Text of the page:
COURSE CARE
"The Frost Is On The Punkin And The Fodder's In The Shock" November 1, 2015 By David Oatis, regional director, Northeast Region

Between the blue skies, cooler temperatures and brilliant fall color, fall is a wonderful time of year.

Fall is my favorite time of year. Turfgrass stresses drop off and the cool, clear air is refreshing. There are pumpkins and apples to pick, pies to bake, chili to make, projects to tackle. Oh, and there is the brilliant foliage, but – there always is a “but” – with fall comes the need to rake leaves, cut down and remove dead ornamental plants and clean up other debris. The shorter days bother some folks, but to me they’re just a sign we need to slow down and smell the roses – or perhaps those baking pies. As you prepare for winter, here are a few things to keep in mind:

  • Most courses have a tree budget, but I’ve never seen one that comes close to capturing the real cost of trees (The Hidden Cost of Trees). Leaf cleanup is a great example of one seldom accounted for, tree-related practice. Most courses clean up leaves – and some track the labor and fuel costs involved – but how many courses account for that cost in a tree budget? Seriously, where else should it go? This is a good time to start keeping better track of tree-maintenance costs.
 
  • Sun angles change throughout the year. With the winter solstice a little more than a month away, take note of trees that are now shading your turf. Fall sunlight is critical to the hardening process and some trees weren’t causing shade problems a month or two ago. Turf that is shaded in the fall is weaker entering winter, essentially guaranteeing that it also will emerge from winter in a weakened state.
 
  • Don’t forget that there is a strong correlation between winter shade and winter injury. More light often translates to better winter survival.
 
  • Frost:
    • Traffic on frozen turfgrass plants crushes them; it’s as simple as that. If you want healthier turf, keep traffic off your turf when it’s frozen.
    • As you wrestle with frost delays at your golf course, take note that the weakest and most problematic turf usually is in the areas that experience the most frost. What’s the point? Tree work around critical turf areas can reduce frost delays. More sunlight helps the turf too.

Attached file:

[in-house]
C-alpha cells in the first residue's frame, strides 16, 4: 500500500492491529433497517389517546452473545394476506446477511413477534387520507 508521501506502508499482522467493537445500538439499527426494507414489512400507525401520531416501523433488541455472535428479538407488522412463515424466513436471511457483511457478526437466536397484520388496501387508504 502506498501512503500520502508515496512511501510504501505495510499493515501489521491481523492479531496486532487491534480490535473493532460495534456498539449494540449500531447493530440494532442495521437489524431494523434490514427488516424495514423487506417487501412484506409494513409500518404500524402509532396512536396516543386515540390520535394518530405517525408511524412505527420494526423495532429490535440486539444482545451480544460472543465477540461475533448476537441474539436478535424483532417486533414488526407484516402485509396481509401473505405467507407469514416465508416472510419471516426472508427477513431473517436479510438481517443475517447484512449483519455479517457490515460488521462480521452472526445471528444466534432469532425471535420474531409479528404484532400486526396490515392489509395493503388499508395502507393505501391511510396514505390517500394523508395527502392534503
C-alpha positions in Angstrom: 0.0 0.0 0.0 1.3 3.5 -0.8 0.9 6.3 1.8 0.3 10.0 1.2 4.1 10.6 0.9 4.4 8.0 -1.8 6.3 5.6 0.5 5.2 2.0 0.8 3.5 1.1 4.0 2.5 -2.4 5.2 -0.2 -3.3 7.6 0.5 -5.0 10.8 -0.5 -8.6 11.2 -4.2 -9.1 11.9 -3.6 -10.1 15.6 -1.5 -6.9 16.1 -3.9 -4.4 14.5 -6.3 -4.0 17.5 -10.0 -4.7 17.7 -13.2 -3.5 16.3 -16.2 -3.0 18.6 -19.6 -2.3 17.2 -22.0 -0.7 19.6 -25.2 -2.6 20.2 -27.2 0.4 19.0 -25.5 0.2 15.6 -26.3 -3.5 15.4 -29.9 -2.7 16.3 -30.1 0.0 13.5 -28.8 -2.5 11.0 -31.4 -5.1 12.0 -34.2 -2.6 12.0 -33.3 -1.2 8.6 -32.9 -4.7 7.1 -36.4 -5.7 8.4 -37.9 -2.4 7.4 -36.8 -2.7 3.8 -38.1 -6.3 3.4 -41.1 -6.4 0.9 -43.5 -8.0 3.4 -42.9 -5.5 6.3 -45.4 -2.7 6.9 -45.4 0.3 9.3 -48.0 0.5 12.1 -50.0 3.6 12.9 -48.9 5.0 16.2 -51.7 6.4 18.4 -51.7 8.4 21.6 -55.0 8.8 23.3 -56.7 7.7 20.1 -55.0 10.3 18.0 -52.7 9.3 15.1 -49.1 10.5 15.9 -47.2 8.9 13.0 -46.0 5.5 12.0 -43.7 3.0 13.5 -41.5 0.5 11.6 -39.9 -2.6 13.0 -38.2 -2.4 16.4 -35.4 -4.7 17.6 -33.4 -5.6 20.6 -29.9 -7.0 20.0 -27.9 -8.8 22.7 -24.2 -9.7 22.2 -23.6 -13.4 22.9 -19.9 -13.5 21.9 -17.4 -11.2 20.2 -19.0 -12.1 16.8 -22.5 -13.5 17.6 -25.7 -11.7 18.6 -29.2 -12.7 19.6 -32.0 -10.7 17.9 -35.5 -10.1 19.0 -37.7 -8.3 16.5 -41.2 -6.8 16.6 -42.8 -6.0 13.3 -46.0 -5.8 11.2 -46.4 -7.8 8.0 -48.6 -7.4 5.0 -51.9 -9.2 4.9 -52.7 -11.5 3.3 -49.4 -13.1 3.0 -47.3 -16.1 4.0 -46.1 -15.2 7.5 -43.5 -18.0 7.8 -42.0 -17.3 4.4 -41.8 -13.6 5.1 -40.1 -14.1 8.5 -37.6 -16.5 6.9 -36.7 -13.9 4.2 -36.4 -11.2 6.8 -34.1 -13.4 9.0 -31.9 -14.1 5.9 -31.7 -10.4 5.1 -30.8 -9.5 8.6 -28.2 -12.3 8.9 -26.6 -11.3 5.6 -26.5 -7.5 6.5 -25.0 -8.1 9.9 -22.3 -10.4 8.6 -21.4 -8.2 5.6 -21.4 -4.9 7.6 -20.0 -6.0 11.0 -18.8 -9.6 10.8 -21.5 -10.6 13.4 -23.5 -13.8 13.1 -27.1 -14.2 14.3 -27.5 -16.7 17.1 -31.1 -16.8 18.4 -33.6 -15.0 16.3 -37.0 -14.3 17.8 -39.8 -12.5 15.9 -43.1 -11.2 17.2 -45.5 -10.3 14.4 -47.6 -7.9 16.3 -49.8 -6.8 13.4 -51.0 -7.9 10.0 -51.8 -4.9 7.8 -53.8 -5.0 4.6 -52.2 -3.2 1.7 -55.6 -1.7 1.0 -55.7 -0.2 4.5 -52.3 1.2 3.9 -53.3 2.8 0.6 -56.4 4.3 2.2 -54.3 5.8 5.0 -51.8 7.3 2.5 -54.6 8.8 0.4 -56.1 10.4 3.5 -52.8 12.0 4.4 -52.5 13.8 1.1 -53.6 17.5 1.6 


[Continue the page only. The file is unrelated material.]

• Temporary greens:
    • No one likes them, but they serve an important purpose.
    • The damaging effects of traffic accumulate when turf growth slows or stops. It isn’t so much the number of rounds per day that is cause for concern, it is the total amount of traffic that the turf receives between the time growth slows and when it resumes again in the spring. A few rounds per day may not seem like a lot of traffic but it adds up over time.
    • Limiting golfer traffic during the winter reduces wear during a time of year when turf can’t readily recover from damage.
    • No putting greens play well when they are dormant or frozen, so why not shift play to temporary greens and alleviate one stress factor on your greens?
    • Take some time now to develop better-quality temporary greens. Start by putting some imagination into their shape and location. Mowing height reductions combined with topdressing and brushing can produce reasonable putting surfaces for the fall. Using temporary greens can mean better putting greens next season.
 
  • Also monitor traffic on warm-season turf. Excessive traffic – e.g., cart traffic on fairways or foot traffic on greens – with wet weather can buy you more problems next year. Being conservative with traffic management now can make a big difference.

 

Enjoy the fall

 

 Source: David Oatis (doatis@usga.org)

 

Northeast Region Agronomists:

David A. Oatis, regional director – doatis@usga.org

James E. Skorulski, agronomist – jskorulski@usga.org

Adam Moeller, agronomist – amoeller@usga.org

Elliott Dowling, agronomist – edowling@usga.org

Addison Barden, agronomist – abarden@usga.org

 

Information on the USGA’s Course Consulting Service 

Contact the Green Section Staff

PDF Version

More from the USGA